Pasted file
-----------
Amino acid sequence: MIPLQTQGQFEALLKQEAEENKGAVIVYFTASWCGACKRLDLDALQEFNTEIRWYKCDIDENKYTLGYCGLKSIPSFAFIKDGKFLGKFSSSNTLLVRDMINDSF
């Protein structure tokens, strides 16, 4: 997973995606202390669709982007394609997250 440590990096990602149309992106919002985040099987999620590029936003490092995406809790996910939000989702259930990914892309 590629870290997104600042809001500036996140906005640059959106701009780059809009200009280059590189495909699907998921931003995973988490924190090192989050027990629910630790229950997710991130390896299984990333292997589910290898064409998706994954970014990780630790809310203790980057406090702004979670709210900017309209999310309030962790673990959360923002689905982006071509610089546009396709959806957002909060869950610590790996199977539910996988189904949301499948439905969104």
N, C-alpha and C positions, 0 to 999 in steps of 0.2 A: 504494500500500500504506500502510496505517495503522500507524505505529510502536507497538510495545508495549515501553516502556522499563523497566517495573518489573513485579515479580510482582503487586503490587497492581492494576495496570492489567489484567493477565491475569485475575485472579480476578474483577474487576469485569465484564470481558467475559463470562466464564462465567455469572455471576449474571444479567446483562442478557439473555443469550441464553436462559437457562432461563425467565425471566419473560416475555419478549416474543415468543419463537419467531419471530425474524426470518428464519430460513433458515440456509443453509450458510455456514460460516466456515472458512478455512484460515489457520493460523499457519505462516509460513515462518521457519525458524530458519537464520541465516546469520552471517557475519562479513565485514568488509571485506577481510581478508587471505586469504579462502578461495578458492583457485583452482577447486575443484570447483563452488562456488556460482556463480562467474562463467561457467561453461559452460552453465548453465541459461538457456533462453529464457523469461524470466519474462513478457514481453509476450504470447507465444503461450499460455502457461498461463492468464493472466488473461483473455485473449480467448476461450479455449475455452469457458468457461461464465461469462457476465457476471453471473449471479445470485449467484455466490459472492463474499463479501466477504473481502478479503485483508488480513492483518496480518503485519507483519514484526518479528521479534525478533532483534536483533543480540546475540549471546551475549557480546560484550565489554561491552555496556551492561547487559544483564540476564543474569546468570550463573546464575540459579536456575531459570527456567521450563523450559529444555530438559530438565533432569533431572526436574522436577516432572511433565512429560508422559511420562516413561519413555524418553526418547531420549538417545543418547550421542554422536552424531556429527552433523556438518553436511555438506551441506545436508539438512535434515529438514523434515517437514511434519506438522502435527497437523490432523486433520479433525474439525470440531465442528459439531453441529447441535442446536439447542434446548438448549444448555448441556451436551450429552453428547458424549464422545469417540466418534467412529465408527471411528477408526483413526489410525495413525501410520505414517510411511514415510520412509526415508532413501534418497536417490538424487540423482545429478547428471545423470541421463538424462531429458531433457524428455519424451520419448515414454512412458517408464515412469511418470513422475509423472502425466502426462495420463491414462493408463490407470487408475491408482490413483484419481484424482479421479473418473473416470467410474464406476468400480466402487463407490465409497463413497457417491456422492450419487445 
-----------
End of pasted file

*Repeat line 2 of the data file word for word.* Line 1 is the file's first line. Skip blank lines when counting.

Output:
């Protein structure tokens, strides 16, 4: 997973995606202390669709982007394609997250 440590990096990602149309992106919002985040099987999620590029936003490092995406809790996910939000989702259930990914892309 590629870290997104600042809001500036996140906005640059959106701009780059809009200009280059590189495909699907998921931003995973988490924190090192989050027990629910630790229950997710991130390896299984990333292997589910290898064409998706994954970014990780630790809310203790980057406090702004979670709210900017309209999310309030962790673990959360923002689905982006071509610089546009396709959806957002909060869950610590790996199977539910996988189904949301499948439905969104």